How often do you wind up ordering a burger and fries for lunch at work? And if you had to be honest, after indulging yourself, how much work did you actually get done?
On a daily basis, most of us don’t make the best decisions about our diet. Especially if we’re low on energy and self-control when we’re deciding what to eat. When you’re feeling mentally drained, you’ll always crave comfort food. Junk food is also cheaper and more easily available than healthy alternatives. But for the money and time you save, you’ll be compromising on your efficiency for the rest of the day.
And that’s not all you’ll be risking. A recent report by SOCSO reveals that over 50% of Malaysia’s workforce is highly susceptible to obesity, diabetes, high blood pressure and high cholesterol levels. Unhealthy lifestyles and eating habits have been cited as the main cause for the increase in disease. Which is why it’s imperative that you start watching what you eat today.
How food impacts efficiency
What we eat is broken down to glucose, which keeps our brain awake and alert. Some foods release glucose quickly; others do it slower but sustain longer. A slice of cake, for instance, will release glucose into the blood very quickly. But after a short burst of alertness, the glucose level will drop rapidly, and leave you unfocused. On the other hand, fruits, which are lower on the glycaemic index, release glucose in the body at a slower pace. This ensures the body’s glucose level remains steady, allowing you better focus and attention levels.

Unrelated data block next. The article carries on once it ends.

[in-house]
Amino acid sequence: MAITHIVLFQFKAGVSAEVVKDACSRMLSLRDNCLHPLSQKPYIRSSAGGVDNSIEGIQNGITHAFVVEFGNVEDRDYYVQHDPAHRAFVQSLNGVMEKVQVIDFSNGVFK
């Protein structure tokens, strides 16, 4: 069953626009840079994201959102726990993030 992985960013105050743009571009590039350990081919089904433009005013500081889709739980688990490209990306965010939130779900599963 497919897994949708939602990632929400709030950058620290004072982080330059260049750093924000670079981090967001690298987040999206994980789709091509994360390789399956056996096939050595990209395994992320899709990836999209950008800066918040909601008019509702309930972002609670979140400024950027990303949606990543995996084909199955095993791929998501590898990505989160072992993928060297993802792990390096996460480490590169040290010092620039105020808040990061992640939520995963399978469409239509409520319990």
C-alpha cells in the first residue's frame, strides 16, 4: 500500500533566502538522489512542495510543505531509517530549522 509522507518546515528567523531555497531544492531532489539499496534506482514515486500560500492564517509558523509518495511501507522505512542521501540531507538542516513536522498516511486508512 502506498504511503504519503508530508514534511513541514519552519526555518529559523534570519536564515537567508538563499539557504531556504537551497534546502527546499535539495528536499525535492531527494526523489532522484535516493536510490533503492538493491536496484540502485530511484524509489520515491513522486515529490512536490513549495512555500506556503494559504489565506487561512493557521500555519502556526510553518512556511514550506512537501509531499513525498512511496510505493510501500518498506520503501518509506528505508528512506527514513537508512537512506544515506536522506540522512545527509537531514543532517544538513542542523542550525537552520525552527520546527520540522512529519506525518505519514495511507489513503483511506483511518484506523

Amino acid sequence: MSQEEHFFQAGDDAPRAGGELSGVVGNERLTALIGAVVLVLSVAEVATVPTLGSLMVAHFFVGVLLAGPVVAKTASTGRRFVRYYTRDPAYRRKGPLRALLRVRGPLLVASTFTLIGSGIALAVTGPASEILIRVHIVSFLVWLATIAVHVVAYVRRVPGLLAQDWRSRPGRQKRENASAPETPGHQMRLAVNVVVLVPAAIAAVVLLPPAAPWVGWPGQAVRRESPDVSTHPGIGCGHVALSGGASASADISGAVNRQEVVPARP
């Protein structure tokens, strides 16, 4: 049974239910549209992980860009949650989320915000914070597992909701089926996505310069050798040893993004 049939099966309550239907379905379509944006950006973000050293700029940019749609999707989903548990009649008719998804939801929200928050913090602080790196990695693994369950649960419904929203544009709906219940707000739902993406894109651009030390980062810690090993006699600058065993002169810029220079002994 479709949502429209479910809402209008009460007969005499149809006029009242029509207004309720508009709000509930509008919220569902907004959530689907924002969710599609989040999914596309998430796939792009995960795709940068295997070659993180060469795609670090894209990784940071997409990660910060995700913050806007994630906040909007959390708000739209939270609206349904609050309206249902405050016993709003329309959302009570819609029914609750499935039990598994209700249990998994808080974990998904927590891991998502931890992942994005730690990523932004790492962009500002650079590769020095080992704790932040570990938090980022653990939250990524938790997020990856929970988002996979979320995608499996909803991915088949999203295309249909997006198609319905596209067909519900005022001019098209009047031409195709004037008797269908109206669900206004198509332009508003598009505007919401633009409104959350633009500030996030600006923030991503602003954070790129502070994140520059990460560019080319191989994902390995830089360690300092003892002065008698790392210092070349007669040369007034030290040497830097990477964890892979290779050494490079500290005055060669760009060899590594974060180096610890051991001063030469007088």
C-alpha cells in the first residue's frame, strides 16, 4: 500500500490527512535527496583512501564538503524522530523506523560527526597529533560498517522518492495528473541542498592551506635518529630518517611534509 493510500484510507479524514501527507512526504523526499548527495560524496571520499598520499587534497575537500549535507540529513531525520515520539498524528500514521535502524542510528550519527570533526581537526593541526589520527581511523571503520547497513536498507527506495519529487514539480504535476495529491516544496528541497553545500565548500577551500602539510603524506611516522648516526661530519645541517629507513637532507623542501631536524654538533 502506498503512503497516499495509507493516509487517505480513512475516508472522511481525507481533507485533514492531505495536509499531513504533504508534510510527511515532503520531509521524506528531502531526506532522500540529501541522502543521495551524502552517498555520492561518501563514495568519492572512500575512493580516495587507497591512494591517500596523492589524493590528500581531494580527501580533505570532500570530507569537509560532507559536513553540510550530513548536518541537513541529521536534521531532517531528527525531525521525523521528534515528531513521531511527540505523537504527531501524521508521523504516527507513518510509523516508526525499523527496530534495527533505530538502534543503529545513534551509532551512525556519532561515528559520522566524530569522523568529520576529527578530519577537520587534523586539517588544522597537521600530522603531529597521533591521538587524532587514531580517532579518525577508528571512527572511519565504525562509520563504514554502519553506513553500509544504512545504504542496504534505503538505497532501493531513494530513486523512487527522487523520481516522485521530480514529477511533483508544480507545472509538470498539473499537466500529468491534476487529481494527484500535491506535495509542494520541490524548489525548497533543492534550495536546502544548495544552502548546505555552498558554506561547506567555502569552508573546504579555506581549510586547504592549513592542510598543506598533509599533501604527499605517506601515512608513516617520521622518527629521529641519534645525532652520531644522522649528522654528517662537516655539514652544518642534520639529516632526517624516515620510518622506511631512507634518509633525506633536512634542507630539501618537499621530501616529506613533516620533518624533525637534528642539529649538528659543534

5 tips to eat healthier at work
While there’s enough science to back the push to eat healthier, it’s not always enough to motivate people to change their habits. Having an action plan to eat healthier is the best way to accomplish it. Here’s what you need to keep in mind:
Ditch the cereal and opt for a more filling, carbohydrate-rich meal. Even Time magazine has ruled Nasi lemak is one of the world’s healthiest breakfast options. The fattiness of the coconut rice dish is balanced with manganese, protein, and carbs. Noodle soup, rice porridge or Thosai with egg are other good options that will provide a steady source of energy until lunch.
Did you know a small glass of Teh tarik can set you back 229 calories? Avoid packaged snacks to beat the mid-morning or late afternoon munchies. Filled with sugar, food dye, refined starch, salt and devoid of any nutrition, we’ve already explained why they’re bad for you. Instead, carry nut mixes, granola bars or fruits to fill the hole. Acai and goji berries are excellent anti-oxidants that boost energy and promote mental health.
To keep your blood sugar from dipping and to ensure a steady supply of energy to your brain, have small, frequent meals.
Make all your food decisions before you get hungry. If you’re stepping out of office to eat lunch, choose the restaurant at breakfast. Ordering in? Go through the menus while you’re having your mid-morning snack. We’re only capable of resisting salt, calories, and fat when we’re full.
Multitasking is disastrous for your diet. Instead of half-heartedly munching on a salad while you’re drafting a letter, set aside work and focus completely on your meal. Leave your desk if possible. You’ll find it a more pleasurable experience and return to your desk feeling refreshed.
Remember - if you’re serious about your performance at work, making the right decisions is the first place to start.